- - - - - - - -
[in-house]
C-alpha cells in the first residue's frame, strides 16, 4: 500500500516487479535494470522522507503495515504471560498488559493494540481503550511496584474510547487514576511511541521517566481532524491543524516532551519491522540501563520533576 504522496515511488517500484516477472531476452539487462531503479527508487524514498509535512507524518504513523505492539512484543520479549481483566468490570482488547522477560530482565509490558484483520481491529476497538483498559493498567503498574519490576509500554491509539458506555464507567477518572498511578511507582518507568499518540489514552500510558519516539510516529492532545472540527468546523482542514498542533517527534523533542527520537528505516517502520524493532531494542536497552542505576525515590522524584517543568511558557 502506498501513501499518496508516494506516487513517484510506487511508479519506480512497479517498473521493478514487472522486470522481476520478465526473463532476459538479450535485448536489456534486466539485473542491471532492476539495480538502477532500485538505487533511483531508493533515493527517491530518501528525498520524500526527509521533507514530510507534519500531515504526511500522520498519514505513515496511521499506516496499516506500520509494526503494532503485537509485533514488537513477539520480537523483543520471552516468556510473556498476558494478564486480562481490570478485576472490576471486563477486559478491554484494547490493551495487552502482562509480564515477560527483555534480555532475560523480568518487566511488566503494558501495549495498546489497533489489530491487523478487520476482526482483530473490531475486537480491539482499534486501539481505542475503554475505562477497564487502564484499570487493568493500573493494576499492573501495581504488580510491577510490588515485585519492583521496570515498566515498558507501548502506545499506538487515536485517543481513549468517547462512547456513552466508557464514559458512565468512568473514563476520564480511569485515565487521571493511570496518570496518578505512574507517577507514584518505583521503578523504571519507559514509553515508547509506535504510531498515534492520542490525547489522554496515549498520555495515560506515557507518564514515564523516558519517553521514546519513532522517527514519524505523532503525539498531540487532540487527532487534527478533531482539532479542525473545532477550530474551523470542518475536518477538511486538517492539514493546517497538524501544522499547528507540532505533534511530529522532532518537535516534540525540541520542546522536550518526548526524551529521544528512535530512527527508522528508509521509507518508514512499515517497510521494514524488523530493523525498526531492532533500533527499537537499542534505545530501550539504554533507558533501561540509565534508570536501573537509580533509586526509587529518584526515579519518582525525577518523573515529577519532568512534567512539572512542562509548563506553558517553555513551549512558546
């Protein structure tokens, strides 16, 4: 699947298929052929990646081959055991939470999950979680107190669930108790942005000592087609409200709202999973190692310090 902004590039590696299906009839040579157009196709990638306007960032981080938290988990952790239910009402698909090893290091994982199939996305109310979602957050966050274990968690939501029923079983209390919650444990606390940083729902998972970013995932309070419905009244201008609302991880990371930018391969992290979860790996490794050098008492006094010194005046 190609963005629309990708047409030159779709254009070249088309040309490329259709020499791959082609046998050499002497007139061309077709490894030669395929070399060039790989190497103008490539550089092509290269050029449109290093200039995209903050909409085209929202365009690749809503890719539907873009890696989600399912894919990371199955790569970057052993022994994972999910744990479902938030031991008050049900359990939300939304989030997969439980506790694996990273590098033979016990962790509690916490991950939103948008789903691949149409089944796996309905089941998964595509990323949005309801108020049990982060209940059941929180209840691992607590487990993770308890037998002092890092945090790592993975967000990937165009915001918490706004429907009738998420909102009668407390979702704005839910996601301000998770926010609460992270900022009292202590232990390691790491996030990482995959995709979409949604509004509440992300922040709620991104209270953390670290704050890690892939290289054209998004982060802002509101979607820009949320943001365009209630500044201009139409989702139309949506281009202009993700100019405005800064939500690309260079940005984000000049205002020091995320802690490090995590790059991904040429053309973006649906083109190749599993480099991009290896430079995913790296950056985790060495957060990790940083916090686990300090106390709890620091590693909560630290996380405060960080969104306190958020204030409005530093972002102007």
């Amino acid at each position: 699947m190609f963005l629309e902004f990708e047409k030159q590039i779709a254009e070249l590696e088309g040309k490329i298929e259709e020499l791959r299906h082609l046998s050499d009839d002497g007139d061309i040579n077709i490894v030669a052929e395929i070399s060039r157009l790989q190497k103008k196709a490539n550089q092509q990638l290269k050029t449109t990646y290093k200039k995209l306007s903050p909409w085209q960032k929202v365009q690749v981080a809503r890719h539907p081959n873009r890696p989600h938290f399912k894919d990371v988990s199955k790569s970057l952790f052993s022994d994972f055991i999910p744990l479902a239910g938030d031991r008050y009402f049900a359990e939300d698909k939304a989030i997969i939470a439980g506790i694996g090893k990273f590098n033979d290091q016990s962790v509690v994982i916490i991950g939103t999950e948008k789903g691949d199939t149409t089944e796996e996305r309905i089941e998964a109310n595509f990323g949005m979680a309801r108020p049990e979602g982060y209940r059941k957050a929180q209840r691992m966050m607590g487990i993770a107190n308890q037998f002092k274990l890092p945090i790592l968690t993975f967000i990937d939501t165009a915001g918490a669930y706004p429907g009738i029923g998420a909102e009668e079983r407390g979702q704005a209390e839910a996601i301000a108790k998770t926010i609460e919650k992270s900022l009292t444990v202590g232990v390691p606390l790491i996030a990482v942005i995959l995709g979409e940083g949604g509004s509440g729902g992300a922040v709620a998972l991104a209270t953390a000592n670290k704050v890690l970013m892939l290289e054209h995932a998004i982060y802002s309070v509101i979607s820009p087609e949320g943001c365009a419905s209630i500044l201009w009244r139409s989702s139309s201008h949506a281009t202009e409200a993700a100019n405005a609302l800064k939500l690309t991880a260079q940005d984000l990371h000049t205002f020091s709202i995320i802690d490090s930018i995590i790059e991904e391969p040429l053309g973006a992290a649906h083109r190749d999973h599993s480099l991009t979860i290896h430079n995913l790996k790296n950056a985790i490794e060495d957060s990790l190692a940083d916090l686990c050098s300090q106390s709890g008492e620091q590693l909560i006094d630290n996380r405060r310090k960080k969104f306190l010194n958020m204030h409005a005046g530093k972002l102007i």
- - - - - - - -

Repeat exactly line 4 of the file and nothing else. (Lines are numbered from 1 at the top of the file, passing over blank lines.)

């Amino acid at each position: 699947m190609f963005l629309e902004f990708e047409k030159q590039i779709a254009e070249l590696e088309g040309k490329i298929e259709e020499l791959r299906h082609l046998s050499d009839d002497g007139d061309i040579n077709i490894v030669a052929e395929i070399s060039r157009l790989q190497k103008k196709a490539n550089q092509q990638l290269k050029t449109t990646y290093k200039k995209l306007s903050p909409w085209q960032k929202v365009q690749v981080a809503r890719h539907p081959n873009r890696p989600h938290f399912k894919d990371v988990s199955k790569s970057l952790f052993s022994d994972f055991i999910p744990l479902a239910g938030d031991r008050y009402f049900a359990e939300d698909k939304a989030i997969i939470a439980g506790i694996g090893k990273f590098n033979d290091q016990s962790v509690v994982i916490i991950g939103t999950e948008k789903g691949d199939t149409t089944e796996e996305r309905i089941e998964a109310n595509f990323g949005m979680a309801r108020p049990e979602g982060y209940r059941k957050a929180q209840r691992m966050m607590g487990i993770a107190n308890q037998f002092k274990l890092p945090i790592l968690t993975f967000i990937d939501t165009a915001g918490a669930y706004p429907g009738i029923g998420a909102e009668e079983r407390g979702q704005a209390e839910a996601i301000a108790k998770t926010i609460e919650k992270s900022l009292t444990v202590g232990v390691p606390l790491i996030a990482v942005i995959l995709g979409e940083g949604g509004s509440g729902g992300a922040v709620a998972l991104a209270t953390a000592n670290k704050v890690l970013m892939l290289e054209h995932a998004i982060y802002s309070v509101i979607s820009p087609e949320g943001c365009a419905s209630i500044l201009w009244r139409s989702s139309s201008h949506a281009t202009e409200a993700a100019n405005a609302l800064k939500l690309t991880a260079q940005d984000l990371h000049t205002f020091s709202i995320i802690d490090s930018i995590i790059e991904e391969p040429l053309g973006a992290a649906h083109r190749d999973h599993s480099l991009t979860i290896h430079n995913l790996k790296n950056a985790i490794e060495d957060s990790l190692a940083d916090l686990c050098s300090q106390s709890g008492e620091q590693l909560i006094d630290n996380r405060r310090k960080k969104f306190l010194n958020m204030h409005a005046g530093k972002l102007i």